Is it Okay to Camp During the COVID-19 Crisis?
To camp or not to camp? That is the question plaguing RVers who have been cooped up at home during the COVID-19 crisis, which hit right as spring began. As more and more campgrounds around the nation open and as the warm weather kicks into high gear, RVers have an itch to hit the road.
So, first up, I want to clarify that I am not an epidemiologist, a health official, or a doctor (okay, I AM a doctor, but only an academic doctor, not a medical one). I am just a cautious–but pragmatic–RVer who is trying to navigate this decision-making process.
Secondly, I want to point out that this post is not about judging others. We are each different. We live in different states, which are totally experiencing this crisis differently. We have different levels of concerns and different levels of precautions. So, unless you are being rude or are flagrantly endangering others, I won’t judge you.
There simply are no easy and concise answers right now, unfortunately.
Why you SHOULD Consider Camping During the COVID-19 Crisis
We’ve all seen the photos of mobs filling grocery stores, which was allowed, even though many other restrictions were put into place to combat the spread of the coronavirus. We’ve thought about the wide open spaces we often enjoy while camping and wondered Why can I go to Walmart and not to the campground?
That is a legitimate question (while acknowledging that one of those activities–getting food–is more essential than the other). The best case to be made for camping right now is that camping is a great way to self-isolate. If you’re at the right campsite and are self-contained, you can feasibly follow all of the best safety precautions while enjoying your RV. Camping can be done safely.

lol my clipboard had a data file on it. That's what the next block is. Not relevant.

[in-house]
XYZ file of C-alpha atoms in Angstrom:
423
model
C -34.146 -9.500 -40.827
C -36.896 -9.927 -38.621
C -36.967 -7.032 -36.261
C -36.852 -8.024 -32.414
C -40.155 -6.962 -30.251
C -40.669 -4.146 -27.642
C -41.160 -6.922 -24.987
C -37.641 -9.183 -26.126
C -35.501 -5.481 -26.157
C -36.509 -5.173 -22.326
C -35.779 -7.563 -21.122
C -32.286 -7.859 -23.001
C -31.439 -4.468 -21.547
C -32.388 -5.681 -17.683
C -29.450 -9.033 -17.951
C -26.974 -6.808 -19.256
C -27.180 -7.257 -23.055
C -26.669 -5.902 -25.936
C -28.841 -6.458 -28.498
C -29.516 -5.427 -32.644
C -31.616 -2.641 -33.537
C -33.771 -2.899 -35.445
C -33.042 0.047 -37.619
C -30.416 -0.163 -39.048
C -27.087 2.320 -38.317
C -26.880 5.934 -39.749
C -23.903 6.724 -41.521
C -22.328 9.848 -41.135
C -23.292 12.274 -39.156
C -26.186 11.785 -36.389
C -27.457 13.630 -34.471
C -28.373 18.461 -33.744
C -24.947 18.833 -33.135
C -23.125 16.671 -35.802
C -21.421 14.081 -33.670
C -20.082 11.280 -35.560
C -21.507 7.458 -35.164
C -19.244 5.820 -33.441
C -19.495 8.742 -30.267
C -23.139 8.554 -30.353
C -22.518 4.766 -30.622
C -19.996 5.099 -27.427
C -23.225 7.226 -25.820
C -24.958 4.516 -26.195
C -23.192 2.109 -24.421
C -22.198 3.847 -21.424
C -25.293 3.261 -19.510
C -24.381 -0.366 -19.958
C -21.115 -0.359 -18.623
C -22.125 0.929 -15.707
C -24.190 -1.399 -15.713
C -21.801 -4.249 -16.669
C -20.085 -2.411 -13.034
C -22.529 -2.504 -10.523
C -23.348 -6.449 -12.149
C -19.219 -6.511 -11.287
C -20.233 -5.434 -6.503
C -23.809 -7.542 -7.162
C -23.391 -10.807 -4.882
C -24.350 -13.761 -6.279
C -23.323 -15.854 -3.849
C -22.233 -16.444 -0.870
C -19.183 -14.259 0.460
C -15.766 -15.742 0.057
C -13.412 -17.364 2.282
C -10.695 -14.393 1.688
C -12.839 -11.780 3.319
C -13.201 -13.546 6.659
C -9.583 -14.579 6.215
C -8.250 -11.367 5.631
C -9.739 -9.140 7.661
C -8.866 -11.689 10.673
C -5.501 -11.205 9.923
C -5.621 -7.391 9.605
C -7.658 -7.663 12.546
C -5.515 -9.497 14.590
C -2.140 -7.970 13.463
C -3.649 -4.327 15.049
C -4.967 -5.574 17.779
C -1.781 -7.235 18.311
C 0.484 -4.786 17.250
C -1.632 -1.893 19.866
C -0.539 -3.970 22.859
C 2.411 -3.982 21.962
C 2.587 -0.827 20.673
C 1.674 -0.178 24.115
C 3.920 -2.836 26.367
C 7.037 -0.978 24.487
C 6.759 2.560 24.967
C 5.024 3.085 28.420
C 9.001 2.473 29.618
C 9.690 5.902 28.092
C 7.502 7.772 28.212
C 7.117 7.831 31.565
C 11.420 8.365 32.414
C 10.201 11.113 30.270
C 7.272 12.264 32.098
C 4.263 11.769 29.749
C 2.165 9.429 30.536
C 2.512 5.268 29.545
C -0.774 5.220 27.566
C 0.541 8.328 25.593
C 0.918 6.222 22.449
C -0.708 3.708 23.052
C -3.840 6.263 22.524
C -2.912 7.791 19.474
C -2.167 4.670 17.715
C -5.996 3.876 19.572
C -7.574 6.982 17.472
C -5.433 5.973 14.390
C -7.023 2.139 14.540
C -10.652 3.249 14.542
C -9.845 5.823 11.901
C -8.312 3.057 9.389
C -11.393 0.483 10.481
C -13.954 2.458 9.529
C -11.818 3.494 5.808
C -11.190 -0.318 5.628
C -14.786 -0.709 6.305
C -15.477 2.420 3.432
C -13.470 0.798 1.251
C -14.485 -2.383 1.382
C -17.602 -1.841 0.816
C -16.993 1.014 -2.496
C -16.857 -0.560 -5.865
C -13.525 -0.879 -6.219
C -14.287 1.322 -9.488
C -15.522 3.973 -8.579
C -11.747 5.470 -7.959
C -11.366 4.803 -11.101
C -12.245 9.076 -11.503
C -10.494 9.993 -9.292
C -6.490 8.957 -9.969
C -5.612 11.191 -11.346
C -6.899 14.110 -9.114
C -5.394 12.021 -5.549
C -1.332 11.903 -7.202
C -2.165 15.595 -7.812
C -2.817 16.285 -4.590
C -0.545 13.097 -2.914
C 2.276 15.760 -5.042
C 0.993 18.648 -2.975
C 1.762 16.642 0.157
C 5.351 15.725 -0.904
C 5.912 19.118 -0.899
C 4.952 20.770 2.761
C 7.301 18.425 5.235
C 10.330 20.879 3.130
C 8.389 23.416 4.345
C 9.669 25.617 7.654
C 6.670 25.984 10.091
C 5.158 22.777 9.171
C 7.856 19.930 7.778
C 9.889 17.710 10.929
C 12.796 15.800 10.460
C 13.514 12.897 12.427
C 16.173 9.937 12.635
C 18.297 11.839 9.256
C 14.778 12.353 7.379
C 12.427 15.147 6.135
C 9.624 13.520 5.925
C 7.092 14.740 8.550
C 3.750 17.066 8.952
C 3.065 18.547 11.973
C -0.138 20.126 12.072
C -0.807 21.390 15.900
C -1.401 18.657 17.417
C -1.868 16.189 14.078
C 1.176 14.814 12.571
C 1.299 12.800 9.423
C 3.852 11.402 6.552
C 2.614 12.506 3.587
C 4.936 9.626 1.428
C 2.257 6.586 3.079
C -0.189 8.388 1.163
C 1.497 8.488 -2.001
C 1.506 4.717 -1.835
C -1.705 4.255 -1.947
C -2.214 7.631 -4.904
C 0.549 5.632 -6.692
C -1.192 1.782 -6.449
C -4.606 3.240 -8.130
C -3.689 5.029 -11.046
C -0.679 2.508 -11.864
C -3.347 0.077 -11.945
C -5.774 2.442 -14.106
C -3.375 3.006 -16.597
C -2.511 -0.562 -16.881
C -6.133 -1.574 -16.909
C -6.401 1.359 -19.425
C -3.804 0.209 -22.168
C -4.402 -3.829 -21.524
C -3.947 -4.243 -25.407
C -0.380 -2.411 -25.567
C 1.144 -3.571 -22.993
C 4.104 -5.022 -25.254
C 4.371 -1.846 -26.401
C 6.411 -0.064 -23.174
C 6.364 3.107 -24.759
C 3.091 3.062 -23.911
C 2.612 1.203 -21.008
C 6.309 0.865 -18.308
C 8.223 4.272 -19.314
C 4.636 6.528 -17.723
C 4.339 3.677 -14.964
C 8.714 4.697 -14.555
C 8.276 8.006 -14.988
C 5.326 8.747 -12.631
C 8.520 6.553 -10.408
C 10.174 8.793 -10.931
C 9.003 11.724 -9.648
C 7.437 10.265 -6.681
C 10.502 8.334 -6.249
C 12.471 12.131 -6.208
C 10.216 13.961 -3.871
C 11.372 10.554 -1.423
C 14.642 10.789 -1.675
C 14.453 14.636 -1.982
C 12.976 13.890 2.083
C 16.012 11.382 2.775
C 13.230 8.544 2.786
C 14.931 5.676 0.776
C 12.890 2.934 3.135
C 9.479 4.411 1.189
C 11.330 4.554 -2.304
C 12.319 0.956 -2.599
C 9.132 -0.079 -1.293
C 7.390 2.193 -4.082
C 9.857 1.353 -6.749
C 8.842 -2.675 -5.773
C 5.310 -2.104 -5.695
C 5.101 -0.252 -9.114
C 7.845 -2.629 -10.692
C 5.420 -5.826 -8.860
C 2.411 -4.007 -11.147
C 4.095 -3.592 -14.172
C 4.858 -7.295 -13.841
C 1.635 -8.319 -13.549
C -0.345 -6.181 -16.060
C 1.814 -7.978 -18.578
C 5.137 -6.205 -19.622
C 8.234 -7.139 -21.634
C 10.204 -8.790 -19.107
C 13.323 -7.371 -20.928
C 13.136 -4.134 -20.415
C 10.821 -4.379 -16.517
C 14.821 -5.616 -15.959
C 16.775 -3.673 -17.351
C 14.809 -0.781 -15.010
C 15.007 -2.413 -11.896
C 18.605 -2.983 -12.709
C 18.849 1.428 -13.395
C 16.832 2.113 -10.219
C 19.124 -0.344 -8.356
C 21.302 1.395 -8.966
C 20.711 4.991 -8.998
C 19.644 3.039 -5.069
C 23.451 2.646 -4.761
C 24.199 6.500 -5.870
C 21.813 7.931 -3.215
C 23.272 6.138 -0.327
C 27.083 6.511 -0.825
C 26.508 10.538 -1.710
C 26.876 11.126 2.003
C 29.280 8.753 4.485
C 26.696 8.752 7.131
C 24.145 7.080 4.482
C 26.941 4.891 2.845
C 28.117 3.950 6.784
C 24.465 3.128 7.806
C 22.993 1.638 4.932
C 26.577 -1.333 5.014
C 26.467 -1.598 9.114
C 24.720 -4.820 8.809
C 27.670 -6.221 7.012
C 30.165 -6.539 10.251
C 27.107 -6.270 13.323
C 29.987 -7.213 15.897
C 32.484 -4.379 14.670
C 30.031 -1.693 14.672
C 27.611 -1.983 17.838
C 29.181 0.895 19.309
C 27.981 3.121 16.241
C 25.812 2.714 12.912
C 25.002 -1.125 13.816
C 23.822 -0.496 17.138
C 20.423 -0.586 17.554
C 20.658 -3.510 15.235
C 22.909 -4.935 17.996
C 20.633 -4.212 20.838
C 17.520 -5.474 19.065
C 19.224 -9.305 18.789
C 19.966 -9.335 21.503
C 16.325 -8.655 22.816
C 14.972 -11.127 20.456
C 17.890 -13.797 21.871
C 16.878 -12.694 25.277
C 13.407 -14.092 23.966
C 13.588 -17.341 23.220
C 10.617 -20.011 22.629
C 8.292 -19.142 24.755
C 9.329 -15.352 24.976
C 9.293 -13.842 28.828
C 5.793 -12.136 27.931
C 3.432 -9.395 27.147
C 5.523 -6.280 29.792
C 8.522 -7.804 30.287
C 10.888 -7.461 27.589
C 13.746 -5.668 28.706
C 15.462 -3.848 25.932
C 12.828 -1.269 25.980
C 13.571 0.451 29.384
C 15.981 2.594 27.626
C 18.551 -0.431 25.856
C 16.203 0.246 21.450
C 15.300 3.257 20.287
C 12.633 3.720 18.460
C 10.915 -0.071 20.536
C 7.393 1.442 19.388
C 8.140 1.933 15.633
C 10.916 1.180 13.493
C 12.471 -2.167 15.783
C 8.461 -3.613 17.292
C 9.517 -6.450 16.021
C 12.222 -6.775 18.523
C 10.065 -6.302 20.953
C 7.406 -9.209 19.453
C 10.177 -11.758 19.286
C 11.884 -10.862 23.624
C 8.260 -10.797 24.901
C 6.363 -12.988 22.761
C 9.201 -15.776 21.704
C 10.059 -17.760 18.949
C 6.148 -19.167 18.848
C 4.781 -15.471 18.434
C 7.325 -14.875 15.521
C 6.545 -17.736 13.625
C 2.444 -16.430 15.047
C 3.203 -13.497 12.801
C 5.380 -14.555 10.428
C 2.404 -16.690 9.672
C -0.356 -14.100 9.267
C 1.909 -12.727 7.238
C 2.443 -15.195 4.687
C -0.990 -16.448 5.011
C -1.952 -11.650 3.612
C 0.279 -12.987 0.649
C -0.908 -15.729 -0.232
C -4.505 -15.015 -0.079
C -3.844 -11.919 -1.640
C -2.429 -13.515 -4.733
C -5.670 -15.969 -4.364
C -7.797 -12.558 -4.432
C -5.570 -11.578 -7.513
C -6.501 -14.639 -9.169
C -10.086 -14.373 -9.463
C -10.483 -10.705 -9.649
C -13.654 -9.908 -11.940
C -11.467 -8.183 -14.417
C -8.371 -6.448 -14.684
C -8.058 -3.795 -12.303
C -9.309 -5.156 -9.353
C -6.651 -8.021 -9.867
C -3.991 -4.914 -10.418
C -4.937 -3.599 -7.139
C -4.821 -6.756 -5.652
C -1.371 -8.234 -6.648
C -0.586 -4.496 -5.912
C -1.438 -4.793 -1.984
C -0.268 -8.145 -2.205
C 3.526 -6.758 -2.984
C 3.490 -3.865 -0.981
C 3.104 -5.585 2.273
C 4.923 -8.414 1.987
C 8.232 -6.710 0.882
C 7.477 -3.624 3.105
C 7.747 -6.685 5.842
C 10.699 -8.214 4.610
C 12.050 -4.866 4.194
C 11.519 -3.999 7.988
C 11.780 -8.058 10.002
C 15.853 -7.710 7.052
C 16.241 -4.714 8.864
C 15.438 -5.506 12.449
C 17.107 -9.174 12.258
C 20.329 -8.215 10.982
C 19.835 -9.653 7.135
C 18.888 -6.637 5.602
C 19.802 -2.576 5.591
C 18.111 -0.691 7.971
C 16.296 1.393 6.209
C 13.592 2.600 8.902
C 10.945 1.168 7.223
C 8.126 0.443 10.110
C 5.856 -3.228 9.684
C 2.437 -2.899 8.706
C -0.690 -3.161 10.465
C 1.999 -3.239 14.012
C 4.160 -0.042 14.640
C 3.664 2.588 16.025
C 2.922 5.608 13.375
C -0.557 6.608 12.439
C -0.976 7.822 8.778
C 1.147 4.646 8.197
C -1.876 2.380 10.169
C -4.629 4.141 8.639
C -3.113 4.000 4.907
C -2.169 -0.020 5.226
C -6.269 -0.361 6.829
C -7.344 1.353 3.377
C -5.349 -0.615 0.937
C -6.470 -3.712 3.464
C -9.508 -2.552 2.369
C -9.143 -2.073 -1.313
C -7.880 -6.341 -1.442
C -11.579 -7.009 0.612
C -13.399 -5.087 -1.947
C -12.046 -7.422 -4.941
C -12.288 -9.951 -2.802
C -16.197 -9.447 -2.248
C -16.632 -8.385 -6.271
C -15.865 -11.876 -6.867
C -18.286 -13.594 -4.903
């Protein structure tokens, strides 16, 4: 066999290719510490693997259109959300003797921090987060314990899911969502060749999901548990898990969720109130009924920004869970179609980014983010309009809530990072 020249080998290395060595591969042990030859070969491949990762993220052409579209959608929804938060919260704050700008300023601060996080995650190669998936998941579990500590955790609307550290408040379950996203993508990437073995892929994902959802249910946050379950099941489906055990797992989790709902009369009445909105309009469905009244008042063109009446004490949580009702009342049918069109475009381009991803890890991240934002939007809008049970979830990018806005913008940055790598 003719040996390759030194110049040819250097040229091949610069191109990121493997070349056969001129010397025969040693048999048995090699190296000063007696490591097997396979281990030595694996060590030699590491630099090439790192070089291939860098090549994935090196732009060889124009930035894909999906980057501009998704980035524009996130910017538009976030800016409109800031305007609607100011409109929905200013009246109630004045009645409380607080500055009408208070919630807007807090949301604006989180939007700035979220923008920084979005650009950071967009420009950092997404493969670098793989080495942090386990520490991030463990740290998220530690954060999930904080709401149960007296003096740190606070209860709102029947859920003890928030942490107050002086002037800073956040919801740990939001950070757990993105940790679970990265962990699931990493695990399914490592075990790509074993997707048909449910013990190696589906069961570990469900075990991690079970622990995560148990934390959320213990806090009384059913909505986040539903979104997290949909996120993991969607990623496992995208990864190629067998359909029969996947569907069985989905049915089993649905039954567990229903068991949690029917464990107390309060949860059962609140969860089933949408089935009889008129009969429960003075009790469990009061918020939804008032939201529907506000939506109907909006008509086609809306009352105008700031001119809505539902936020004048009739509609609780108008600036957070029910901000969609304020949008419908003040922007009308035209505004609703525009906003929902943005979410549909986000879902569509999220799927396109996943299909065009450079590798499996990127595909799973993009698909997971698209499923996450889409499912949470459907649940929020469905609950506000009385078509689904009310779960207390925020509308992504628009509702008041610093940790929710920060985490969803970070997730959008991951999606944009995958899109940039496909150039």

Also, as the economy has collapsed, many of us are aware that many campgrounds are mom-and-pop businesses. Obviously, we don’t want those small business owners to suffer more of an economic impact than they have to. Similarly, we want to support our public parks by providing a flow of revenue to them. Camping supports the economy.
Additionally, chances are, the coronavirus has magically cleared your calendar. Maybe you’ve found it difficult to plan camping trips in the past due to your work schedule, your kids’ school schedule, and the myriad activities that fill up every weekend. Suddenly, you are FREE and clear! Of course, it is tempting to use that time (IF you have it–I know some do not) to go camping. Camping takes advantage of the looser schedules some of us are enjoying right now.
Finally, after two months of isolating at home, RVing is the mental break we all need. Chances are, you’ve faced some stress in your life, whether it be the loss of a job or the cutback of hours. Maybe you’ve suddenly found yourself being a full-time teacher AND parent AND worker…when you barely have the mental bandwidth to manage any of those roles.
Perhaps, you’ve known someone who was sick from the coronavirus or had your own illness or scare. Or, maybe you or someone you love has had to miss out on an important moment (like weddings, graduations, etc.). And, then there’s the future. Who knows when we will get back to normal??
Okay, so before I send you further down the spiral of stress and uncertainty, I’ll return to my point. Camping helps many of us flip our mental breakers. It offers relaxation, a chance to connect with family, time in the outdoors, and more. Camping is good for our mental health.
All of these are valid, wonderful reasons to head to the campgrounds.
Why you SHOULD NOT Camp During the COVID-19 Crisis
After being told for two months to STAY.AT.HOME, obviously, we have concerns as those recommendations and restrictions ease up. Even as campgrounds are allowed to reopen, there are arguments to be made for not camping.